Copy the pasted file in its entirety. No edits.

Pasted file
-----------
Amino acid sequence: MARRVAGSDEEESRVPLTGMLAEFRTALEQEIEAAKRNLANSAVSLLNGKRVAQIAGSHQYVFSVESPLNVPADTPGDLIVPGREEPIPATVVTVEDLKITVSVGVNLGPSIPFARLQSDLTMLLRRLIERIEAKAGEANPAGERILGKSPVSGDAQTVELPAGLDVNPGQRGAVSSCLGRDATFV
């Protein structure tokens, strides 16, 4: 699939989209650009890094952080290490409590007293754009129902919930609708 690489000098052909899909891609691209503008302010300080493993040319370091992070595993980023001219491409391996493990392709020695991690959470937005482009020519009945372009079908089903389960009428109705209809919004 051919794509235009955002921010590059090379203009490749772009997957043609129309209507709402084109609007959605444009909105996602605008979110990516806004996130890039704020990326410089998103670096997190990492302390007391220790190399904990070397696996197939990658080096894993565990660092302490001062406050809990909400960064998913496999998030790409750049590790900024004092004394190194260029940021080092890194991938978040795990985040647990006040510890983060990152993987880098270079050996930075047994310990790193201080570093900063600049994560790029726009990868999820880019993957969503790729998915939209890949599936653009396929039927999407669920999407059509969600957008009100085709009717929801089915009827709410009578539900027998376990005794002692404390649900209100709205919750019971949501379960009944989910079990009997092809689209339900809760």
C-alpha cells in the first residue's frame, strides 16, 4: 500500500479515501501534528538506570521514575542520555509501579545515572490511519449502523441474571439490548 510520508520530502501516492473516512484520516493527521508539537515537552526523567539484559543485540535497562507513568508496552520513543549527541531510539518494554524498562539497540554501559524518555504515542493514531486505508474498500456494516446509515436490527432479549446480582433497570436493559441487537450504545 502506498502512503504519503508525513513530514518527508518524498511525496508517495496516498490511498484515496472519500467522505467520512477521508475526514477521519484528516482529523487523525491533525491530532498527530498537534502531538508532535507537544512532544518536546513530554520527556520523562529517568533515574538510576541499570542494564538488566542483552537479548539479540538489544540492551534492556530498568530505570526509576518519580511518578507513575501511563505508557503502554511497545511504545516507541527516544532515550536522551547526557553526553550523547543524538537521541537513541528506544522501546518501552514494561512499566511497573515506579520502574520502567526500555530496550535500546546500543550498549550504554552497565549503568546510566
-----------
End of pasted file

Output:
Amino acid sequence: MARRVAGSDEEESRVPLTGMLAEFRTALEQEIEAAKRNLANSAVSLLNGKRVAQIAGSHQYVFSVESPLNVPADTPGDLIVPGREEPIPATVVTVEDLKITVSVGVNLGPSIPFARLQSDLTMLLRRLIERIEAKAGEANPAGERILGKSPVSGDAQTVELPAGLDVNPGQRGAVSSCLGRDATFV
């Protein structure tokens, strides 16, 4: 699939989209650009890094952080290490409590007293754009129902919930609708 690489000098052909899909891609691209503008302010300080493993040319370091992070595993980023001219491409391996493990392709020695991690959470937005482009020519009945372009079908089903389960009428109705209809919004 051919794509235009955002921010590059090379203009490749772009997957043609129309209507709402084109609007959605444009909105996602605008979110990516806004996130890039704020990326410089998103670096997190990492302390007391220790190399904990070397696996197939990658080096894993565990660092302490001062406050809990909400960064998913496999998030790409750049590790900024004092004394190194260029940021080092890194991938978040795990985040647990006040510890983060990152993987880098270079050996930075047994310990790193201080570093900063600049994560790029726009990868999820880019993957969503790729998915939209890949599936653009396929039927999407669920999407059509969600957008009100085709009717929801089915009827709410009578539900027998376990005794002692404390649900209100709205919750019971949501379960009944989910079990009997092809689209339900809760």
C-alpha cells in the first residue's frame, strides 16, 4: 500500500479515501501534528538506570521514575542520555509501579545515572490511519449502523441474571439490548 510520508520530502501516492473516512484520516493527521508539537515537552526523567539484559543485540535497562507513568508496552520513543549527541531510539518494554524498562539497540554501559524518555504515542493514531486505508474498500456494516446509515436490527432479549446480582433497570436493559441487537450504545 502506498502512503504519503508525513513530514518527508518524498511525496508517495496516498490511498484515496472519500467522505467520512477521508475526514477521519484528516482529523487523525491533525491530532498527530498537534502531538508532535507537544512532544518536546513530554520527556520523562529517568533515574538510576541499570542494564538488566542483552537479548539479540538489544540492551534492556530498568530505570526509576518519580511518578507513575501511563505508557503502554511497545511504545516507541527516544532515550536522551547526557553526553550523547543524538537521541537513541528506544522501546518501552514494561512499566511497573515506579520502574520502567526500555530496550535500546546500543550498549550504554552497565549503568546510566